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3. (U) Following Zhu's explanation of the arbitration framework under the draft law, FMCS Acting Deputy Director Scot Beckenbaugh pointed out that mediation and arbitration in China differ significantly from labor mediation in the United States. Beckenbaugh suggested that arbitration commissions in China, with members drawn from Labor Department, union, and company management ranks, might not be perceived as neutral, and that the new law did not have sufficient incentives to encourage cases from going to the more costly and time-consuming litigation process. American mediators and arbitrators, on the other hand, are typically independent, third-party entities, and arbitrations decisions in the United States are usually final.

4. (U) Chinese Labor and Social Security Department officials provided the FMCS delegation with conflicting statistics, suggesting that they do not have a firm understanding of the efficiency of their own arbitration process. While Zhu said that 80 percent of "all cases" were resolved at the arbitration stage, other officials had previously said that only 50 percent of cases were resolved in arbitration, with the rest going to court.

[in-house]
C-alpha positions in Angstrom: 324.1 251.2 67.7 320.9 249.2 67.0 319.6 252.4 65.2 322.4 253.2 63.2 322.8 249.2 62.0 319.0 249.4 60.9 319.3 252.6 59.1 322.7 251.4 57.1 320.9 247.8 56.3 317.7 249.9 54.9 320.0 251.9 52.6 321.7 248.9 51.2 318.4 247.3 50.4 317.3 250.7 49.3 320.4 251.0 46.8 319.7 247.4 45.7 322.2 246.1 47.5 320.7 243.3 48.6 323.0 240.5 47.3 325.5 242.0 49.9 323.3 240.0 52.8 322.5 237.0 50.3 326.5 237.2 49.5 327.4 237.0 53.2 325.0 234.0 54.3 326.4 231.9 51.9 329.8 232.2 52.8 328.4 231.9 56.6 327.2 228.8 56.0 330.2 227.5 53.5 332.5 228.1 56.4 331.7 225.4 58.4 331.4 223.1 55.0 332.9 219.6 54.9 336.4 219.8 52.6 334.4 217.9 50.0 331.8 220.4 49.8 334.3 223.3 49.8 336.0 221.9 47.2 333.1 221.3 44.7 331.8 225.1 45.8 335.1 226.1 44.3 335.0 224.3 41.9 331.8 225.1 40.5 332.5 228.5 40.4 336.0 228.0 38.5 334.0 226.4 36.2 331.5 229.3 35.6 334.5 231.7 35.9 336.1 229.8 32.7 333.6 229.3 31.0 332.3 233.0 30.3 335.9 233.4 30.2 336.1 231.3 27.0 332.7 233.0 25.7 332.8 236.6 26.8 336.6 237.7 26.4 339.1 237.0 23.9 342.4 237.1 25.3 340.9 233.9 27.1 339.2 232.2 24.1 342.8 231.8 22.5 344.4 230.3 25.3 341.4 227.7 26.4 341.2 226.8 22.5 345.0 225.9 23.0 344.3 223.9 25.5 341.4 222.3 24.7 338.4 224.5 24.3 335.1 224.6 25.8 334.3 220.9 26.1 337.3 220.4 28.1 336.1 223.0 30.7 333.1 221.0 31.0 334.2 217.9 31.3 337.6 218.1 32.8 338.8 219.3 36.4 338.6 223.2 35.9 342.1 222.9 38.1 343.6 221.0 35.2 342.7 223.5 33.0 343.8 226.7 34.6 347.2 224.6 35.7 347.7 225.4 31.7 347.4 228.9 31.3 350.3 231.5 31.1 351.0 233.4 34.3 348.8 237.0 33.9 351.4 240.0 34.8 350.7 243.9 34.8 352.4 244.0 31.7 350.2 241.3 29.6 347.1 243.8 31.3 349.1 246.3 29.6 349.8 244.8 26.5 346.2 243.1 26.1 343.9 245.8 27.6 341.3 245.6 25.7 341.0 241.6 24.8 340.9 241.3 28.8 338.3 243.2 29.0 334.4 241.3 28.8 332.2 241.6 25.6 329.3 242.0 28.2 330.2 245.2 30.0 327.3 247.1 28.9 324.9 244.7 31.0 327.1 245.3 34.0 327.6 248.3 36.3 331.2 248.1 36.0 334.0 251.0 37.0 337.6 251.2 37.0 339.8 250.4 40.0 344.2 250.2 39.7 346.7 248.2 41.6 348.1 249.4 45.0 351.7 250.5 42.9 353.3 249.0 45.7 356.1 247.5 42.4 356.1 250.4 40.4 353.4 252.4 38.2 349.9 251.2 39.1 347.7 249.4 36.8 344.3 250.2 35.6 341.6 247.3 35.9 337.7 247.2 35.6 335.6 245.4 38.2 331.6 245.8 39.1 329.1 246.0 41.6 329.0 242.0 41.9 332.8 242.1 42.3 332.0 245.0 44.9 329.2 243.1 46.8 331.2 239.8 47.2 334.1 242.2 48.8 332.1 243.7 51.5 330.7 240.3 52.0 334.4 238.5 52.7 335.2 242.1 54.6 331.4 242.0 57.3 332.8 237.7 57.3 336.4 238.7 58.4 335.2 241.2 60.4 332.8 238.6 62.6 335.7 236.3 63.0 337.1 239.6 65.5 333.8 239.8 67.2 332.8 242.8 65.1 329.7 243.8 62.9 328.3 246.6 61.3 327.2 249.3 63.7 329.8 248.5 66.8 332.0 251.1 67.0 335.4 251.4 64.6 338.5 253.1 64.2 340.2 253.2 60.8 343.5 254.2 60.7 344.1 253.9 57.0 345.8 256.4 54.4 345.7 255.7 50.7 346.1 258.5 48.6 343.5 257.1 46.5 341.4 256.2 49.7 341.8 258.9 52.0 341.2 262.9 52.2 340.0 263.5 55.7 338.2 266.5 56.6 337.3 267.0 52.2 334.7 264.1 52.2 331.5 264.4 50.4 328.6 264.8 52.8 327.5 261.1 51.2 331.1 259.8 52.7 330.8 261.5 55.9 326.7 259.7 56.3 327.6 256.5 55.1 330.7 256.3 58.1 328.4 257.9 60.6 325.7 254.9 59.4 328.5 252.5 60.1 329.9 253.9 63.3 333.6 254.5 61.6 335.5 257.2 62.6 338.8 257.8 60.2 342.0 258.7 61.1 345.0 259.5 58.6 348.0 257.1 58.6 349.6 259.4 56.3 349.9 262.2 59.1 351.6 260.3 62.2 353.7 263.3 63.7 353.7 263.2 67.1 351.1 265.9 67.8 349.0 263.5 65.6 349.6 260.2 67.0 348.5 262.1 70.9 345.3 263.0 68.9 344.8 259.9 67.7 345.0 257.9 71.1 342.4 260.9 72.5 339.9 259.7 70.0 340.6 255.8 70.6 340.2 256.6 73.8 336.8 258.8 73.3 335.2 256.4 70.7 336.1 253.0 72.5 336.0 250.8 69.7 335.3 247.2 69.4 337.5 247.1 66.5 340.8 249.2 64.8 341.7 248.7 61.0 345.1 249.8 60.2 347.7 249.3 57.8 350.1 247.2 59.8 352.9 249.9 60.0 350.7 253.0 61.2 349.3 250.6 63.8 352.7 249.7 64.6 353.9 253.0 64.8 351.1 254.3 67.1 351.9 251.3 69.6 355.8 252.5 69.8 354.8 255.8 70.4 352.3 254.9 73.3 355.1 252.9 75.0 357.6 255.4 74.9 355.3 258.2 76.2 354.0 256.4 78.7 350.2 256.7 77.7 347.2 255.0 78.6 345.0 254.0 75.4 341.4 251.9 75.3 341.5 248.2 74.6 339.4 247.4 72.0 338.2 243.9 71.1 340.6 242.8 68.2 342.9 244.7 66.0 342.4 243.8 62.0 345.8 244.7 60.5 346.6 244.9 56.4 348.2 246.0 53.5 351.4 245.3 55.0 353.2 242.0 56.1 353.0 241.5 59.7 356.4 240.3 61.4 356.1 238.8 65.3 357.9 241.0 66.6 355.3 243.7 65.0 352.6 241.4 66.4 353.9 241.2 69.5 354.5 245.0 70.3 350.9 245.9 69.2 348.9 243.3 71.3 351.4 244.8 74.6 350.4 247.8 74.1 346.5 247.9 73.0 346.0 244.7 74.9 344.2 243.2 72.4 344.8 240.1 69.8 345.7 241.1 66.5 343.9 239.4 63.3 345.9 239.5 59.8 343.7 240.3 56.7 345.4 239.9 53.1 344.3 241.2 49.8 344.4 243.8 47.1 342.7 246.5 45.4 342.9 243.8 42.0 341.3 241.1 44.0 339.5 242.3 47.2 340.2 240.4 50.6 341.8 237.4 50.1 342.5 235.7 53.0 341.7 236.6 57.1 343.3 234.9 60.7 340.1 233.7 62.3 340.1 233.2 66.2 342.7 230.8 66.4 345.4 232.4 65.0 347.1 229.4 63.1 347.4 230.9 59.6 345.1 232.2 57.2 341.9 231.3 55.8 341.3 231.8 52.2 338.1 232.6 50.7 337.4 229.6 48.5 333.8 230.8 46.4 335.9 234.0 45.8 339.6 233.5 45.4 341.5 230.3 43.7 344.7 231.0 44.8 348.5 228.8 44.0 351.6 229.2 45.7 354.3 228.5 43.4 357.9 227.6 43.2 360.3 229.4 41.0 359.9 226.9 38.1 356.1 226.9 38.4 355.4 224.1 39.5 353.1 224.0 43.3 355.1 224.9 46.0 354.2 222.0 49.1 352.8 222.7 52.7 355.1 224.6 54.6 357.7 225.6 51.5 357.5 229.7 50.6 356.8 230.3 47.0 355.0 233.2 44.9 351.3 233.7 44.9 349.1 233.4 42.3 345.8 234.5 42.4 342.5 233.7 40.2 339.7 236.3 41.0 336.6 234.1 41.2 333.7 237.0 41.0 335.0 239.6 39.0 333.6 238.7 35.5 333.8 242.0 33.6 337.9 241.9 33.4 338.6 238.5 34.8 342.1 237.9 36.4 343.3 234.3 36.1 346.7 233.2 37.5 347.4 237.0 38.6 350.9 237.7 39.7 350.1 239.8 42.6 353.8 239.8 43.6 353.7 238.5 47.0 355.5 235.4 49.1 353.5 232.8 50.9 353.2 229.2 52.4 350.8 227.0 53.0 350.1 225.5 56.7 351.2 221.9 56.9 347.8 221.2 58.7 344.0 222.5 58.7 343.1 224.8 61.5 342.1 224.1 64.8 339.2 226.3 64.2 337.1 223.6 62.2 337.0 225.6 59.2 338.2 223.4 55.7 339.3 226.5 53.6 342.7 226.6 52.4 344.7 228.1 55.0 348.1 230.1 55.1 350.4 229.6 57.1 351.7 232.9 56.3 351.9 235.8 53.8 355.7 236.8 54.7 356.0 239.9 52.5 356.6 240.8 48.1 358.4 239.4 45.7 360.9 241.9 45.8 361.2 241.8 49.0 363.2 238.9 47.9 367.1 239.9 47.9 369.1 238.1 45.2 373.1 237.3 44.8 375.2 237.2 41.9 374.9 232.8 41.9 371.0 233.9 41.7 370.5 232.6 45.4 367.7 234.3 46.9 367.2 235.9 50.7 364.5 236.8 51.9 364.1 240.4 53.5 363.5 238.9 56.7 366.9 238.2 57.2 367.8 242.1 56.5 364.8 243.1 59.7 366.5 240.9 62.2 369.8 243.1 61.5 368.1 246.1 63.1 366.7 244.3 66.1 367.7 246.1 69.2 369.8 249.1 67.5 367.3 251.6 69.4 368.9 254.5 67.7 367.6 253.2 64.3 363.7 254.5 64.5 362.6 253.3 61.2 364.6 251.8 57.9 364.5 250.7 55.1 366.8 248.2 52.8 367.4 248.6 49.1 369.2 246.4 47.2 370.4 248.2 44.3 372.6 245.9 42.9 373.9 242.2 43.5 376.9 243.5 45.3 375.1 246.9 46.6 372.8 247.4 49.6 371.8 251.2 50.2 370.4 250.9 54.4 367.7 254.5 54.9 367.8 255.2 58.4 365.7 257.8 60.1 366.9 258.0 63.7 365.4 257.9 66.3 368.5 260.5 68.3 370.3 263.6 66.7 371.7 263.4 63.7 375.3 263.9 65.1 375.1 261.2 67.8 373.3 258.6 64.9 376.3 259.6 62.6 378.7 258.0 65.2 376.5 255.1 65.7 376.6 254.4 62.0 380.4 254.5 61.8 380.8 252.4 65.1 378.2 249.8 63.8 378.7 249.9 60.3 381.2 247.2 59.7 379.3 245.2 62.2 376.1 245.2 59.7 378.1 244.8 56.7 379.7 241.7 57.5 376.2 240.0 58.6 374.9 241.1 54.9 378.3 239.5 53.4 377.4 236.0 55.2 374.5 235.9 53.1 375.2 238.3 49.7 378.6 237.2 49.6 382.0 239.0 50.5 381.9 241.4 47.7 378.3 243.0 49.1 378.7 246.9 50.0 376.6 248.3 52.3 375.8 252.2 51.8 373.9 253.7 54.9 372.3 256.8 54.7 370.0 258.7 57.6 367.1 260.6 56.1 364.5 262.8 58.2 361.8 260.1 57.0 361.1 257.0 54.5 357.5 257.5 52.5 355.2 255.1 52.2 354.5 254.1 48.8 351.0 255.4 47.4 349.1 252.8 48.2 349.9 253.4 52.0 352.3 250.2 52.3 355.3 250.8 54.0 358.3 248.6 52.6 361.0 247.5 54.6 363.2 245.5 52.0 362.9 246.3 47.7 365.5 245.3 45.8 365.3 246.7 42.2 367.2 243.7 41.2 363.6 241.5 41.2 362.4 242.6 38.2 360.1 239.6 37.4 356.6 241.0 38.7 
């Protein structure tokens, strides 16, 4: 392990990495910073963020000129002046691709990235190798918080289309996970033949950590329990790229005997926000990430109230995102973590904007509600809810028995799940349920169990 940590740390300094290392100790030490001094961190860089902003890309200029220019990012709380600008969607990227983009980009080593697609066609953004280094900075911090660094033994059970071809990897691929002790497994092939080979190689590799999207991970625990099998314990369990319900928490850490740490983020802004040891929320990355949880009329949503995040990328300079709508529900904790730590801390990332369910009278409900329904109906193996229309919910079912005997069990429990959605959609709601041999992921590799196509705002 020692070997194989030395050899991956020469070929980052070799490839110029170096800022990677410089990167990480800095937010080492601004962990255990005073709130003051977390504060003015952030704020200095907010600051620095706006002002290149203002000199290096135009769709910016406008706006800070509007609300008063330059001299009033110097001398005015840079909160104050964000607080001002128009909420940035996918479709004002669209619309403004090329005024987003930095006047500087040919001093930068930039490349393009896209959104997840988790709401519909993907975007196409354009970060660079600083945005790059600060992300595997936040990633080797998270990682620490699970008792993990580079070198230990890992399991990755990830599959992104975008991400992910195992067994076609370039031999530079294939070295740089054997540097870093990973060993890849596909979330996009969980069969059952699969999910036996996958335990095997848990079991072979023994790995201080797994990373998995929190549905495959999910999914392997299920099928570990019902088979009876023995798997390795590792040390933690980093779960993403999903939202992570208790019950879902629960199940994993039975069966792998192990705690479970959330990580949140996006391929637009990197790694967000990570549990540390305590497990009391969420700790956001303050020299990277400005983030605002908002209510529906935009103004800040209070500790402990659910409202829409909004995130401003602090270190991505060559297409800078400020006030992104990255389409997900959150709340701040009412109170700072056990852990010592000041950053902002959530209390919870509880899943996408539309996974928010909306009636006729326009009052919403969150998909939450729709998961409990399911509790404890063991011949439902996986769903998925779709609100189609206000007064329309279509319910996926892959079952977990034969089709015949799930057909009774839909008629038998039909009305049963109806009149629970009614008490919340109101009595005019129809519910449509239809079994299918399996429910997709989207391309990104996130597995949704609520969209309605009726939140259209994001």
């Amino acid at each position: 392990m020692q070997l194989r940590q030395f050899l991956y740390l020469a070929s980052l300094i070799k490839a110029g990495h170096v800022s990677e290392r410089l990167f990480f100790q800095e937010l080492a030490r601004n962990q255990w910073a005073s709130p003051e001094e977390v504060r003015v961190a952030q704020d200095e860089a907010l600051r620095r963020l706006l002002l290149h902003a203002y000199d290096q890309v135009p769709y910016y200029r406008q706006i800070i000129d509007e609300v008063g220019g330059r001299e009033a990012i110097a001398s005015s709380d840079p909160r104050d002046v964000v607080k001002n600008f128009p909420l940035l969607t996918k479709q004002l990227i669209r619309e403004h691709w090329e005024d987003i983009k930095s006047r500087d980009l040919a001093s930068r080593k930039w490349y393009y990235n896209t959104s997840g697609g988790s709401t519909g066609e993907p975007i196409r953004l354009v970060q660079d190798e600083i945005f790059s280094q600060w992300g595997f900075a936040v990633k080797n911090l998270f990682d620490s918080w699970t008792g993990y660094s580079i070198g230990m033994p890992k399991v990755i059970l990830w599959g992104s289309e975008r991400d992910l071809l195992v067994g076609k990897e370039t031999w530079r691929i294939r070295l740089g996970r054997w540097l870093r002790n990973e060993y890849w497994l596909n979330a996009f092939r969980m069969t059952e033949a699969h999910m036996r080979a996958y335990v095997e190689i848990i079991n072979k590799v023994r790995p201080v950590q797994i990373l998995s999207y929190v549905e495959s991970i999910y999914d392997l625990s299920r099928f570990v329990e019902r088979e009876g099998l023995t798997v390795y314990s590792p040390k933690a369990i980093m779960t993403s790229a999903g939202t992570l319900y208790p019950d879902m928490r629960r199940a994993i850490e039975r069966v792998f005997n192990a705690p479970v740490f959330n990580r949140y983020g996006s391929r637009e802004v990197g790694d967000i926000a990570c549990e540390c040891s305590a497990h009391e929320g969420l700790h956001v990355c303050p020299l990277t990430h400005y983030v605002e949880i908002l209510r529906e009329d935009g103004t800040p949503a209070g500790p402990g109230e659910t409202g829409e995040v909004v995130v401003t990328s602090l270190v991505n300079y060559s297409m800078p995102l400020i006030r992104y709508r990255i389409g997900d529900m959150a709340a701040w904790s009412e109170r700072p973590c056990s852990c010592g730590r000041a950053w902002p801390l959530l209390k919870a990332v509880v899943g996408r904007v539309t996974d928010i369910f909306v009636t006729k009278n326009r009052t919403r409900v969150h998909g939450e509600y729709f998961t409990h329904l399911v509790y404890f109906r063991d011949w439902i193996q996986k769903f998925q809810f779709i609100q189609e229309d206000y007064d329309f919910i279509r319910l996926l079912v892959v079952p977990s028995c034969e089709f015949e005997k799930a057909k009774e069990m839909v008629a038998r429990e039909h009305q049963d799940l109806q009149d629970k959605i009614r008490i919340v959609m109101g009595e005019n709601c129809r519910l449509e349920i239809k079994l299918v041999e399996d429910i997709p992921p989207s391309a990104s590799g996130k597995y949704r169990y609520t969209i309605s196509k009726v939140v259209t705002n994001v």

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Labor Arbitration Reform Still Debated Internally
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5. (U) The draft mediation law is in its second review by the Standing Committee of the National People's Congress (NPC) and will likely receive final approval by mid-January 2008, according to Guangdong Provincial Lawyers' Association Labor Law Commission Director Xiao Sheng Fang. The first review of the draft law began on August 26, 2007. Xiao indicated that the NPC had accepted many of the revisions requested by Guangdong lawyers, who had significant experience in labor disputes.

6. (U) Zhu stated that NPC legislators were still split into two camps over the new draft law. Legislators favoring an American-style arbitration system, where arbitration decisions are legally binding, are opposed by those who believe that the relevant parties should be allowed to appeal arbitration decisions, to "protect workers' rights." Zhu indicated that the final law would likely preserve this right of appeal.

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Guangdong Labor Officials Unsupportive of Strikes